Google images; Wikipedia; reproduction of a painting published in 1863Madame Cliquot and her great-granddaughter Anne de Mortemart-Rochechouart, future Duchesse d'Uzes, painted by Leon Coignet
The Napoleonic wars were not kind to businesses of any kind (except armaments) and least of all the wine business, which was, then as now, a luxury product. As Napoleon’s defeat loomed, followed by his abdication, Veuve Cliquot began to plot ways of sending a huge shipment of her prize 1811 vintage champagne to Russia by sea. She knew there would be a huge market for it there. Running the naval blockade without proper papers or any kind of official permission was a huge gamble, but she wanted to be first to arrive with the coveted French bubbly and to sell it for extravagant prices (which her agents succeeded in doing) in Königsberg (now Kaliningrad) and then in St. Petersburg. Wealthy clients fell all over themselves to acquire this effervescent, strong, sweet wine. First she shipped and sold 10,500 bottles, then 12,780. None of her well-packed bottles broke on these extraordinary voyages, which required land as well as sea transport, nor did the champagne spoil enroute, despite the weather. “These two daring shipments,” records Mazzeo, “were to make her one of the most famous women in Europe and her wine one of the most highly prozed commodities of the nineteenth century.” (pp. 117-118). They also made her one of the richest women in Europe.
Other champagne producers also introduced brands labeled “Widow,” but as historian Kolleen Guy remarks, these were “fantasy widows” and not the real thing. Still, there was Veuve Laurent-Perrier and Veuve Pommery to contend with. Not to mention the other champagne producing firms: Moet, Chanton, Mumm, Roederer, and Heidsieck.
The enforcement of separate-spheres ideology in the post-revolutionary period made it more difficult for women to become entrepreneurs, but did not shut them down completely. Widows, who were no longer subject to male control in marriage, had a way of sneaking through.
The Veuve Clicquot had a great-granddaughter, Anne, to whom she wrote: “I am going to tell you a secret. . . . You more than anyone resemble me, you who have such audacity. It is a precious quality that has been very useful to me in the course of my long life . . . to dare things before others. . . . I am called today the Grand Lady of Champagne! Look around you, this chateau, these unfaltering hills, I can be bolder than you realize. The world is in perpetual motion and we must invent the things of tomorrow. One must go before others, be determined and exacting, and let your intelligence direct your life. Act with audacity. Perhaps you too will be famous. . . !!”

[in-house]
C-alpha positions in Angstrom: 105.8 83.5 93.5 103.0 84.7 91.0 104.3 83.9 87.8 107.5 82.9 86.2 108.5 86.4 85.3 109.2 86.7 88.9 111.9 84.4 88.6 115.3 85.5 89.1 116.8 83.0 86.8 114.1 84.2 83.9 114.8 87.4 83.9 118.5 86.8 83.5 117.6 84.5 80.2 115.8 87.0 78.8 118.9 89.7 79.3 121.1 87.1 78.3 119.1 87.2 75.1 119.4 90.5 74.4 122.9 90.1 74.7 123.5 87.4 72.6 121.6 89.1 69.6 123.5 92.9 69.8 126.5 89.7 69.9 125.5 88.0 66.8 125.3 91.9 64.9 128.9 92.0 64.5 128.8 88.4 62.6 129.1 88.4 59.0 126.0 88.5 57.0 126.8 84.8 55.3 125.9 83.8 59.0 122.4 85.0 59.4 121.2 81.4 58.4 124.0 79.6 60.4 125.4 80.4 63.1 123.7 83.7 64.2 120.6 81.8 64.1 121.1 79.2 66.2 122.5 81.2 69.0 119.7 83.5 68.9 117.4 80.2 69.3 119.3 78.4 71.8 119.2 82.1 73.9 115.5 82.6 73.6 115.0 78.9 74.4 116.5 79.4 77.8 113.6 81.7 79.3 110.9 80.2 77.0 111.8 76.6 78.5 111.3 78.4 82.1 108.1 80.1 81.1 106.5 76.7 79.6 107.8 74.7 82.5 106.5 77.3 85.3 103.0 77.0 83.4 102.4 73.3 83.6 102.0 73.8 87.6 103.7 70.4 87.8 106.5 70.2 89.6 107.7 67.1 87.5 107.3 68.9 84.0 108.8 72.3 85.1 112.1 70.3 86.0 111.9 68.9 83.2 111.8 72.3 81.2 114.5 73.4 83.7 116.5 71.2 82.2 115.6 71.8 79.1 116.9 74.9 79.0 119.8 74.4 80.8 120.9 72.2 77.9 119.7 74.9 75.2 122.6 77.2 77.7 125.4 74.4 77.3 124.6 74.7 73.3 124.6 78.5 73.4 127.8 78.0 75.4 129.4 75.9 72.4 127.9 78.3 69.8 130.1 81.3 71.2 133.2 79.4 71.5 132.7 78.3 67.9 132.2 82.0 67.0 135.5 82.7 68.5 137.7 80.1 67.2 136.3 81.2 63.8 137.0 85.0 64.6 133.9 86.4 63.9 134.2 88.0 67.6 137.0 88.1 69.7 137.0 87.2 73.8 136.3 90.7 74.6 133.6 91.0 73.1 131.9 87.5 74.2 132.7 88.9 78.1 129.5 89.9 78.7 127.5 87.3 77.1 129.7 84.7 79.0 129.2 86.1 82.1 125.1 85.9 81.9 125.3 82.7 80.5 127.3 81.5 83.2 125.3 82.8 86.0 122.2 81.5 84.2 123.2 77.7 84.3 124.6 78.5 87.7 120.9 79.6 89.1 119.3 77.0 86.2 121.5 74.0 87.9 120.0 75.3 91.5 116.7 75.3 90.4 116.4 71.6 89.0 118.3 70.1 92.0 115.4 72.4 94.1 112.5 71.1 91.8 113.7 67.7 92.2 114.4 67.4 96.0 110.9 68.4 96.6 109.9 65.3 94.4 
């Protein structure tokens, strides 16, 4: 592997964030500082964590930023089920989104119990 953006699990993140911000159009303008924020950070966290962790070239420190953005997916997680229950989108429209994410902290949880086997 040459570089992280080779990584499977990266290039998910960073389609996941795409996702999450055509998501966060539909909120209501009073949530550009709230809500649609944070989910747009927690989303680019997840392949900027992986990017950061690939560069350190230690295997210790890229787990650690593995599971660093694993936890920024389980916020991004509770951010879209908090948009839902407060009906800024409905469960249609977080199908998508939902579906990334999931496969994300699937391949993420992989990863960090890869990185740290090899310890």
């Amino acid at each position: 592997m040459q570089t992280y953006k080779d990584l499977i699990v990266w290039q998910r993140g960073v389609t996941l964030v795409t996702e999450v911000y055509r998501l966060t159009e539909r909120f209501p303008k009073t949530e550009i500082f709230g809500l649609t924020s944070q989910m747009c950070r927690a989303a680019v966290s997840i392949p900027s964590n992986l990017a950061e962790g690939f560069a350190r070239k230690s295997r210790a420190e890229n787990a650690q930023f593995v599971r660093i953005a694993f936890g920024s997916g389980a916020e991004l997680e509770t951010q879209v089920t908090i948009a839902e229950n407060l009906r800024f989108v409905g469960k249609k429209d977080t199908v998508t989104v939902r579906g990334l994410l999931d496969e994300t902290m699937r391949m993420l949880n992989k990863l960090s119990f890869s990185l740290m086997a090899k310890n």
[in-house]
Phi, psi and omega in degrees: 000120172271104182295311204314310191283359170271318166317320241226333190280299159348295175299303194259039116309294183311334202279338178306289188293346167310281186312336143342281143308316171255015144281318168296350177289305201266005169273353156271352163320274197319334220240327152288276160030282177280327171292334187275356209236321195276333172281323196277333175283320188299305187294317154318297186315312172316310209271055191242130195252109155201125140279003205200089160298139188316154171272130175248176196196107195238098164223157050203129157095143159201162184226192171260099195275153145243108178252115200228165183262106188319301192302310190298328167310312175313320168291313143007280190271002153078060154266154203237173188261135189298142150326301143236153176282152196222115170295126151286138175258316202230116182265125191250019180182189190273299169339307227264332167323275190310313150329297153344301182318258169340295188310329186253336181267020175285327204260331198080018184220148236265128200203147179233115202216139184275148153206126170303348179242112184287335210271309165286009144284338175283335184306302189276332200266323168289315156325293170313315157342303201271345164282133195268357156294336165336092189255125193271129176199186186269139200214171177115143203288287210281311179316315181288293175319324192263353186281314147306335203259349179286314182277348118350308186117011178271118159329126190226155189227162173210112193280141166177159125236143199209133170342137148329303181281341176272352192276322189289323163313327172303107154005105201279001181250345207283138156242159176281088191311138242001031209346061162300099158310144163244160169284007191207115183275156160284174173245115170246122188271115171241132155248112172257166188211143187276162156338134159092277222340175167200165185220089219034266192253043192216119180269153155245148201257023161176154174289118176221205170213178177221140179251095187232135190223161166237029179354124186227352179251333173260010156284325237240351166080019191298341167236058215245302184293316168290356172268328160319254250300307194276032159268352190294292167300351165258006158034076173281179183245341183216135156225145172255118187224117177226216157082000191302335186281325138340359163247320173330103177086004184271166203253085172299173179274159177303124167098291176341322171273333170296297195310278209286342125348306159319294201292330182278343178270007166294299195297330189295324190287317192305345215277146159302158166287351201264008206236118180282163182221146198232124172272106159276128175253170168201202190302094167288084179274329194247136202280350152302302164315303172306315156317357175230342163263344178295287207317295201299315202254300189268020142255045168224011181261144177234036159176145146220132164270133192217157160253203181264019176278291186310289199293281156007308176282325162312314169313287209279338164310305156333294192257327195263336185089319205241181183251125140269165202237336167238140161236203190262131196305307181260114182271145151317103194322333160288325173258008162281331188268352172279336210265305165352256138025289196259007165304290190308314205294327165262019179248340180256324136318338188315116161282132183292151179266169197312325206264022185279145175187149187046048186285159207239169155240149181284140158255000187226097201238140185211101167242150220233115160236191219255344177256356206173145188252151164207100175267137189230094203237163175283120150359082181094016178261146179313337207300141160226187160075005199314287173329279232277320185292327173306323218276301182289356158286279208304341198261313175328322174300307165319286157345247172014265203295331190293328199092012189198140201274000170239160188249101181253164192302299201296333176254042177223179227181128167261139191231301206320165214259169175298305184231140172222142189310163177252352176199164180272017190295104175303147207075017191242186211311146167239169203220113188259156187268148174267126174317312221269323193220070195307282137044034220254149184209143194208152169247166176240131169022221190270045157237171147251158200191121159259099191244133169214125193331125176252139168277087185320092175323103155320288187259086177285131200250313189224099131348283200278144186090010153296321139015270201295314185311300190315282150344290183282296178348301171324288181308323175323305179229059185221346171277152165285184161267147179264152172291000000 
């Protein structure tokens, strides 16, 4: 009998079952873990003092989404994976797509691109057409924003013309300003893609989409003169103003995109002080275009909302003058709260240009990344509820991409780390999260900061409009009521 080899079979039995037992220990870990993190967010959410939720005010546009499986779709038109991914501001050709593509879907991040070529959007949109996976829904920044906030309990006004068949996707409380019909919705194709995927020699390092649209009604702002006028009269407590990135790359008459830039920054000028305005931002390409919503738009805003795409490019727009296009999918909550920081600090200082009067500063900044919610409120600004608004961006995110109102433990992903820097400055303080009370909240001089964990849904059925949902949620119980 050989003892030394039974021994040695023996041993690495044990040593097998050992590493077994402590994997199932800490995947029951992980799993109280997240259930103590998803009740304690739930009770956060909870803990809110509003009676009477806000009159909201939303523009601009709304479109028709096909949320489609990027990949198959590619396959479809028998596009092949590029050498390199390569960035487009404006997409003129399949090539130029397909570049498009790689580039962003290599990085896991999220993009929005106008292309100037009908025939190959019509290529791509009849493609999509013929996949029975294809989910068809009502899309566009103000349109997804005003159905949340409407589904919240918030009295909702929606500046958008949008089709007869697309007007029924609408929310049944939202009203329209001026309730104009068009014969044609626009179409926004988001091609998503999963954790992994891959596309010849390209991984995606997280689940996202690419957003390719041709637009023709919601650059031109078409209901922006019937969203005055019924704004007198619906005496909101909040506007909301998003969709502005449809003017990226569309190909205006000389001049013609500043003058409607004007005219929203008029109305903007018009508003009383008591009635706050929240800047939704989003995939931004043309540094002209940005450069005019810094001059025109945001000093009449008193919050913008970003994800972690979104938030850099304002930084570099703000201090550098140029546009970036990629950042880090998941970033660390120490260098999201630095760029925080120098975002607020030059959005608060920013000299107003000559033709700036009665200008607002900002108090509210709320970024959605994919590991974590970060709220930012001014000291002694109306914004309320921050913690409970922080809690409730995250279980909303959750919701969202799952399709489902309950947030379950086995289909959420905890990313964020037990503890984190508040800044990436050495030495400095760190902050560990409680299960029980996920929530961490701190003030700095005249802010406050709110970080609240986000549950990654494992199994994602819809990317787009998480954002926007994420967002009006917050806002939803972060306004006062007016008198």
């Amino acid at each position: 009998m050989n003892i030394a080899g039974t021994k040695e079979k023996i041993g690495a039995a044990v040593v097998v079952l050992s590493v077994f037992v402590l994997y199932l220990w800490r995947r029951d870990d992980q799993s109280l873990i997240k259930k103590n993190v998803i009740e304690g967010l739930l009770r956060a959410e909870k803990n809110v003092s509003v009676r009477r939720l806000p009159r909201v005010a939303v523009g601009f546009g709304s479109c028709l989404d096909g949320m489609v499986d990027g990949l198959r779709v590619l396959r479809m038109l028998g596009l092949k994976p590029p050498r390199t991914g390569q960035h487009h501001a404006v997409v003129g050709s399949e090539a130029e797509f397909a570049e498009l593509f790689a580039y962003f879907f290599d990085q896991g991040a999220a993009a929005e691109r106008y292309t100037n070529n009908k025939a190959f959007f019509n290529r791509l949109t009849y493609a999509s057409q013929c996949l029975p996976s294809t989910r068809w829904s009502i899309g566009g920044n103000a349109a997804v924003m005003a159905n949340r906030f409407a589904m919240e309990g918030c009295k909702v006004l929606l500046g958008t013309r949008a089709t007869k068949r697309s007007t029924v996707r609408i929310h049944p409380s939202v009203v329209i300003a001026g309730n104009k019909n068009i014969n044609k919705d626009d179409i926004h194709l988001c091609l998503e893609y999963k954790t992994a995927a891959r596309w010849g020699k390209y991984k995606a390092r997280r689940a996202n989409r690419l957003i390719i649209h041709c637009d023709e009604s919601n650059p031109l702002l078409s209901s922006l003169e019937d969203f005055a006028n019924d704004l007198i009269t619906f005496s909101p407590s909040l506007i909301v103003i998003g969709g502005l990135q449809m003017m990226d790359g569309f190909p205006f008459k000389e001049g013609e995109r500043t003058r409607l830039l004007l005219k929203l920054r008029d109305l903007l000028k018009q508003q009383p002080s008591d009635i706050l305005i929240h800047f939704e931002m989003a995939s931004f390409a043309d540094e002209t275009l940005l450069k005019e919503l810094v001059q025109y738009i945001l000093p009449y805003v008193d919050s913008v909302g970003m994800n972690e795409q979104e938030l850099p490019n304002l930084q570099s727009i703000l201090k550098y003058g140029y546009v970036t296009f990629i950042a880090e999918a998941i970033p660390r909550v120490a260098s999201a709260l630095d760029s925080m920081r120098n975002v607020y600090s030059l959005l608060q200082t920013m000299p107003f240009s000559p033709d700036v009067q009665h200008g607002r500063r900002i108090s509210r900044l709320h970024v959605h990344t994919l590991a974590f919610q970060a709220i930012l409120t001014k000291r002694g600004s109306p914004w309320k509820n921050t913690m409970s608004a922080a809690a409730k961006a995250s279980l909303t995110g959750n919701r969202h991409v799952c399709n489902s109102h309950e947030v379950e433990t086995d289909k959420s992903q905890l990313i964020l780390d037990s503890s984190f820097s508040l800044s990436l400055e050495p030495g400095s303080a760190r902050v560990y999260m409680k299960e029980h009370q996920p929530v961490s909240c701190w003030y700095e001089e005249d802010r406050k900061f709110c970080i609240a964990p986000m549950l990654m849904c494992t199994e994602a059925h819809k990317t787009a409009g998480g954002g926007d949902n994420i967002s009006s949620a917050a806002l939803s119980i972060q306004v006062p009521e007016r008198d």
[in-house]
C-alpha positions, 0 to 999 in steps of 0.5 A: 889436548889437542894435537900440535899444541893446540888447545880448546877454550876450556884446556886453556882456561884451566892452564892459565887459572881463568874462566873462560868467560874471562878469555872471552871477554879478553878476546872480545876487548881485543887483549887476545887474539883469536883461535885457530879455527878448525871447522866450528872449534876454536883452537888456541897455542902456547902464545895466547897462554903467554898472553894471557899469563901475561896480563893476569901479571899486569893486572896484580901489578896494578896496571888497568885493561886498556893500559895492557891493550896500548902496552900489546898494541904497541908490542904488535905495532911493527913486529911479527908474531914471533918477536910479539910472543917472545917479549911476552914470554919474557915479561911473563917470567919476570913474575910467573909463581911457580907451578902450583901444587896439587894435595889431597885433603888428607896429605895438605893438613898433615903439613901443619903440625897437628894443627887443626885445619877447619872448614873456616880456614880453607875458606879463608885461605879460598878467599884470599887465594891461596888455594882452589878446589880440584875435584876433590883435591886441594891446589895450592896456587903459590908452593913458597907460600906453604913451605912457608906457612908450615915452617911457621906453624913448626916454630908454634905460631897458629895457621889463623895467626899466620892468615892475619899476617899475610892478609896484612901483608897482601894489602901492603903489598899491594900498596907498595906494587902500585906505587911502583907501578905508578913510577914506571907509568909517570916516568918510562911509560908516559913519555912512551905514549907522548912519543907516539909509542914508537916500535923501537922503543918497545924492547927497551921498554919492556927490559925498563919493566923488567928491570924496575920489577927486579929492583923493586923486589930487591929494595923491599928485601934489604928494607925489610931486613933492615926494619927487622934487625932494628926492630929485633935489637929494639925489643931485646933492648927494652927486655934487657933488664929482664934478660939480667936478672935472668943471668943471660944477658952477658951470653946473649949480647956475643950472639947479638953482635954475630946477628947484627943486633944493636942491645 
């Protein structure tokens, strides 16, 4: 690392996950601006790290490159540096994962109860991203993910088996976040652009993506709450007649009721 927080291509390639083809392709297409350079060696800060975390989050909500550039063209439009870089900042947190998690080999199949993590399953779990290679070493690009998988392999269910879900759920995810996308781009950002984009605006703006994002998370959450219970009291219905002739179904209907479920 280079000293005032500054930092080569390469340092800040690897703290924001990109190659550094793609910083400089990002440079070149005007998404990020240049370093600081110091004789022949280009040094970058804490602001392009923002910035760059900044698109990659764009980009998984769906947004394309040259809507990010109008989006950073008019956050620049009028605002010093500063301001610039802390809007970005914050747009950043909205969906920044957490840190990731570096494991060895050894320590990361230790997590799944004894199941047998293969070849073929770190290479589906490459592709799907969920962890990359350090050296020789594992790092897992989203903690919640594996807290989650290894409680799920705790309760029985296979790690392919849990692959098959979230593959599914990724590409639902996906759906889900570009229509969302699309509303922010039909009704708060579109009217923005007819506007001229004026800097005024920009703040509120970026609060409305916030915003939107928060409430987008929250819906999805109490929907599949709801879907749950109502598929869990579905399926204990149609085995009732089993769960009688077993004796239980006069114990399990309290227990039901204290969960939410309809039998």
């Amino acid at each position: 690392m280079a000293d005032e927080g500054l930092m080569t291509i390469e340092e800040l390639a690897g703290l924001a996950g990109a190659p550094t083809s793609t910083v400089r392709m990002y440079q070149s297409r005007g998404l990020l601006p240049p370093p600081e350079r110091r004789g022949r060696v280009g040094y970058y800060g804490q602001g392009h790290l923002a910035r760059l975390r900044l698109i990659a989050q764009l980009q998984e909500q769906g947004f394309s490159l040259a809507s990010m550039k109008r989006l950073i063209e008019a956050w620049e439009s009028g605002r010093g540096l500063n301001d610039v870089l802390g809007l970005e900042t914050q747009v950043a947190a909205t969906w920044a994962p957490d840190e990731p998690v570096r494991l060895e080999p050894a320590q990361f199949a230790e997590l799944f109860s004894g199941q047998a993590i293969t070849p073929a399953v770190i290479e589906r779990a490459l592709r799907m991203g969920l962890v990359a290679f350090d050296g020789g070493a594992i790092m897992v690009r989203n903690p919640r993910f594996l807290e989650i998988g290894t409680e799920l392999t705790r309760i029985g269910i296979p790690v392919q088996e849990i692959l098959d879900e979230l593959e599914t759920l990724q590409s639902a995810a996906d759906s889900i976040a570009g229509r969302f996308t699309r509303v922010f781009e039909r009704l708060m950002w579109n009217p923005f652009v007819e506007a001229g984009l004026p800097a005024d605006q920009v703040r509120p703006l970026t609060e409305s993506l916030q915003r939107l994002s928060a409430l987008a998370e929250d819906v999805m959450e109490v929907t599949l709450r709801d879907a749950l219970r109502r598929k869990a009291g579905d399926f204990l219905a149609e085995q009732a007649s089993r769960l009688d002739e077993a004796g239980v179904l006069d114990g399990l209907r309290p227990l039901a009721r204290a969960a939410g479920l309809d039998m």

This great-granddaughter, heir to the immense fortune assembled by Veuve Clicquot, married a peer of France, and became the Duchesse d’Uzes. In 1888-89, a widow like her great-grandmother, she bankrolled the campaign (which was ultimately unsuccessful) to restore the Orleans monarchy, and then in the 1890s became an important supporter of the French feminist campaign to restore the property rights of wives.
Suggested further reading:
Kolleen M. Guy, “Drowning Her Sorrows: Widowhood and Entrepreneurship in the Champagne Industry,” Business and Economic History, 26:2 (Winter 1997), 505-514.
Kolleen M. Guy, When Champagne Became French: Wine and the Making of National Identity (Baltimore: Johns Hopkins University Press, 2003).
Tilar J. Mazzeo, The Widow Clicquot: The Story of a Champagne Empire and the Woman Who Ruled It (New York: Harper Collins, 2008). The translation of Veuve Clicquot’s letter to her great-granddaughter is by Mazzeo, p. 181.